I still have a draw full of British chocolate.
Your house is on fire (people and animals are fine). What is the one possession you would you save?
Tea or coffee?
Coffee. You’re going to be horrified, I drink instant with milk.
What turns you on? What do you love?
I love the outdoors, nature, just seeing the landscape.
What turns you off?
Endless, mindless, late-night meetings. Pettiness.
What sound or noise do you love?
The sound of the ocean, classical music and people laughing in the office.
What sound or noise do you hate?
Fire sirens, fire evacuations. Alarms in general.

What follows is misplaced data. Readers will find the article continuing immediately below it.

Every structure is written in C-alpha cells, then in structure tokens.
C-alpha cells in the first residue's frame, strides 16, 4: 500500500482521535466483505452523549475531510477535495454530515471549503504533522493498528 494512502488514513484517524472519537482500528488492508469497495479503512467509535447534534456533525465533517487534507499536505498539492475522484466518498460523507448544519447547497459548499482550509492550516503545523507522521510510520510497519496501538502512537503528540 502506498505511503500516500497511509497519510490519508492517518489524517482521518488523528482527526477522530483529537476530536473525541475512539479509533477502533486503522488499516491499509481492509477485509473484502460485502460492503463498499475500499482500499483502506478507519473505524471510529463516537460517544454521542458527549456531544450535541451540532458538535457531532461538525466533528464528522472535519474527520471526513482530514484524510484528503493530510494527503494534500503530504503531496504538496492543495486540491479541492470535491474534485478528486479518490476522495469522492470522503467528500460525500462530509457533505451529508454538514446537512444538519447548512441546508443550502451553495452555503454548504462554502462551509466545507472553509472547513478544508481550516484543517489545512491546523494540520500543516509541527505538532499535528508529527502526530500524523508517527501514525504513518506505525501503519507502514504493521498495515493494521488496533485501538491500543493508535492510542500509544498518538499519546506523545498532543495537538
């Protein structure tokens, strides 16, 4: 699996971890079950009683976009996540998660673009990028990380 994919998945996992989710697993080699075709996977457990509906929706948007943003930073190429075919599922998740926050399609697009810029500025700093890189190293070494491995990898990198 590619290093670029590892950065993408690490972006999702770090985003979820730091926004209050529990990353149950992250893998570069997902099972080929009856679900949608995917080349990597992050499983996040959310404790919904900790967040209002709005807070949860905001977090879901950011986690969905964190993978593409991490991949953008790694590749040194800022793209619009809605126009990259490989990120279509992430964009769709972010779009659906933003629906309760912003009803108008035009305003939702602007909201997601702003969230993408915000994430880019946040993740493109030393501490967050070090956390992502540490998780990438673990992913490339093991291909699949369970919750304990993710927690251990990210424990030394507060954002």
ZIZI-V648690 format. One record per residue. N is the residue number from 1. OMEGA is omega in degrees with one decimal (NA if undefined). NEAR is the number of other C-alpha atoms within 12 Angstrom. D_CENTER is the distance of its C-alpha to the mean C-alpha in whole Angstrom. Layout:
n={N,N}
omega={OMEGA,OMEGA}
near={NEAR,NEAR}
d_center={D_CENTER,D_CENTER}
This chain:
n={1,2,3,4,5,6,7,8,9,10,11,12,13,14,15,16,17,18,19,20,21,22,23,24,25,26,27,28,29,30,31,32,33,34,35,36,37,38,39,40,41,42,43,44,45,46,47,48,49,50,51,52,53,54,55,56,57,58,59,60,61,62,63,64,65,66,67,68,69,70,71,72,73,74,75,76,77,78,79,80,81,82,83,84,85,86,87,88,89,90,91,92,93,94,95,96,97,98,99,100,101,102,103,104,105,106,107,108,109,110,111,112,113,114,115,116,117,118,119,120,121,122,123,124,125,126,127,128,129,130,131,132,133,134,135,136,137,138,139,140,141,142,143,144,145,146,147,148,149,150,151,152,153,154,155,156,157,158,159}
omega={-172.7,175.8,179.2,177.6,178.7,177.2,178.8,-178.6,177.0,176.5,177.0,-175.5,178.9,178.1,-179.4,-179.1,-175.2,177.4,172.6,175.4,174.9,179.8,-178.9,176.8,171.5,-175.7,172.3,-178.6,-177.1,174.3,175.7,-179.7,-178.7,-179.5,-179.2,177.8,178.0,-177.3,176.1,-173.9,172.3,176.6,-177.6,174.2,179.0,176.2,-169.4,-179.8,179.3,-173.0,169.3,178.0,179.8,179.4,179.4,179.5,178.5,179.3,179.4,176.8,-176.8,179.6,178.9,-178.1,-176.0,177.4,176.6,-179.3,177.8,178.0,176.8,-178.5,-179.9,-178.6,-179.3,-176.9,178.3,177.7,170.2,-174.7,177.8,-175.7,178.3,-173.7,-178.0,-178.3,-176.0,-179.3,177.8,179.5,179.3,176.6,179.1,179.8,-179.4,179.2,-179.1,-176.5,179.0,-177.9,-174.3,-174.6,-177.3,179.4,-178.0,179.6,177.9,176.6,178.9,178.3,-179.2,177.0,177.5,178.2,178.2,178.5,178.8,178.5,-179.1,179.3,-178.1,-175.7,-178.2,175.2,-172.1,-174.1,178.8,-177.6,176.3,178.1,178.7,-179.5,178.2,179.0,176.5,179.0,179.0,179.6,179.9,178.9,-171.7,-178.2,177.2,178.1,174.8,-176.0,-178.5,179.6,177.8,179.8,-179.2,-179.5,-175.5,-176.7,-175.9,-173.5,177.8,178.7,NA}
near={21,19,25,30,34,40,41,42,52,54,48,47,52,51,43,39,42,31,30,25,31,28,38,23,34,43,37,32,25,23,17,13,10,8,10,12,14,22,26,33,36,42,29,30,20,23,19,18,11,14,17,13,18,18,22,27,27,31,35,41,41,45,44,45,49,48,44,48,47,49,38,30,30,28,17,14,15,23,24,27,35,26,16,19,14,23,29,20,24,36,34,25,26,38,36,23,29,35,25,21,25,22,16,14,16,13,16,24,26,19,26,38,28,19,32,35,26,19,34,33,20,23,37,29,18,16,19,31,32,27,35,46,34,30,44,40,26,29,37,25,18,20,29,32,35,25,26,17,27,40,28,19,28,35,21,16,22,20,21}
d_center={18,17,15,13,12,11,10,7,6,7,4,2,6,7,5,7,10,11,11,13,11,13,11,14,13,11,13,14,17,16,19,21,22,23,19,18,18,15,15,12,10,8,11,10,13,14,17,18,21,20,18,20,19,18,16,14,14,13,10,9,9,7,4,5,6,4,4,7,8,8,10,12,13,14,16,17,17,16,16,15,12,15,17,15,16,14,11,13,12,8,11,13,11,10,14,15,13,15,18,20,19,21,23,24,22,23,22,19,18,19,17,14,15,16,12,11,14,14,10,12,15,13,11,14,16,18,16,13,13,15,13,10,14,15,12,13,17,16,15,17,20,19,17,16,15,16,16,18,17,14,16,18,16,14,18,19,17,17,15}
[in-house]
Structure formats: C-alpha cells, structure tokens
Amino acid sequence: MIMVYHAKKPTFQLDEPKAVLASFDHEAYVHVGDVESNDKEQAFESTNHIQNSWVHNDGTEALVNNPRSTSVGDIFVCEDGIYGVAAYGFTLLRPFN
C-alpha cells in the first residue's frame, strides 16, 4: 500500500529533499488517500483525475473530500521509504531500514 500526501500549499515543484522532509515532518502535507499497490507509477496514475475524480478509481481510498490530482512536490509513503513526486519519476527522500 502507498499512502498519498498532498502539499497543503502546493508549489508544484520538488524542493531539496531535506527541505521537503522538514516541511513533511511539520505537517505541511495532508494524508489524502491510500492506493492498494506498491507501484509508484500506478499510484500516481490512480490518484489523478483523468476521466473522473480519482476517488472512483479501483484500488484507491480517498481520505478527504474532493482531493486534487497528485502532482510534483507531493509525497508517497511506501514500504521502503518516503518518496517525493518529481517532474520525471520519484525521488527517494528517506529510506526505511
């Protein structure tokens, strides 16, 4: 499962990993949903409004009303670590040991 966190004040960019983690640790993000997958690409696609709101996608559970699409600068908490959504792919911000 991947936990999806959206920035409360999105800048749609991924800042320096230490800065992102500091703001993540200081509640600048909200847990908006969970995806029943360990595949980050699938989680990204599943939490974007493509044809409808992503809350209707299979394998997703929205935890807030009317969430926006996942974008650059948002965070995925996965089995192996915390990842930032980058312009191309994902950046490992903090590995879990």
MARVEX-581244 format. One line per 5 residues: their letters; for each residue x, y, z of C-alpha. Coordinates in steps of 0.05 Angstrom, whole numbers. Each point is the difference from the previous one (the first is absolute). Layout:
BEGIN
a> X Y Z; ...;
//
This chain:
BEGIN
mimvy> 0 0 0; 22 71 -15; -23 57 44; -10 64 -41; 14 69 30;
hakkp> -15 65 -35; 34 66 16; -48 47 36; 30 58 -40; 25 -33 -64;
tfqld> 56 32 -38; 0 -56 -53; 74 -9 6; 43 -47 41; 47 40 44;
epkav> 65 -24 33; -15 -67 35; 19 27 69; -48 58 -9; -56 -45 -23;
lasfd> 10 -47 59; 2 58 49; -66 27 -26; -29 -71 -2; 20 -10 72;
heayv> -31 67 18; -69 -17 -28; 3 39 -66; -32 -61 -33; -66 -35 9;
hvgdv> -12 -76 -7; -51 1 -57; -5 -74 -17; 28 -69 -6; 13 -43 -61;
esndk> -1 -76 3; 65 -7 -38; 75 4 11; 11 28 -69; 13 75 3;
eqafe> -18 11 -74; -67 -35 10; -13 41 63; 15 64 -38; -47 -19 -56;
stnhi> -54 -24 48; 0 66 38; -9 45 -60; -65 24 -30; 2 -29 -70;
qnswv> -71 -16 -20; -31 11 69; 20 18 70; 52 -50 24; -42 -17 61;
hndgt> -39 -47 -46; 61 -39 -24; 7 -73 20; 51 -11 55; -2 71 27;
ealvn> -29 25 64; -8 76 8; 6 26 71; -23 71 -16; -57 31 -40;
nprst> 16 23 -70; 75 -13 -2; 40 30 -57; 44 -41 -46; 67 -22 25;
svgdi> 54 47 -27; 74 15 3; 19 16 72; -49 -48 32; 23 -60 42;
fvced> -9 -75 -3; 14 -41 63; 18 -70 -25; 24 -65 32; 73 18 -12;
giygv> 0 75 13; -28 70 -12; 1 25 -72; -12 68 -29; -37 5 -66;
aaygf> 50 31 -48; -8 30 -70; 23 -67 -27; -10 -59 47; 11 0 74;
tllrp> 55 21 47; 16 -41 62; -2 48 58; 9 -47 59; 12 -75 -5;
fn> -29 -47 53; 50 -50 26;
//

What profession, other than your own, would you love to attempt?
I would have liked to be a doctor in a parallel universe.
What profession, other than your own, would you never want to attempt?
Acting, I can’t imagine myself doing that. I just think I would find it exhausting getting in the character, that duality of being there and also in the real world.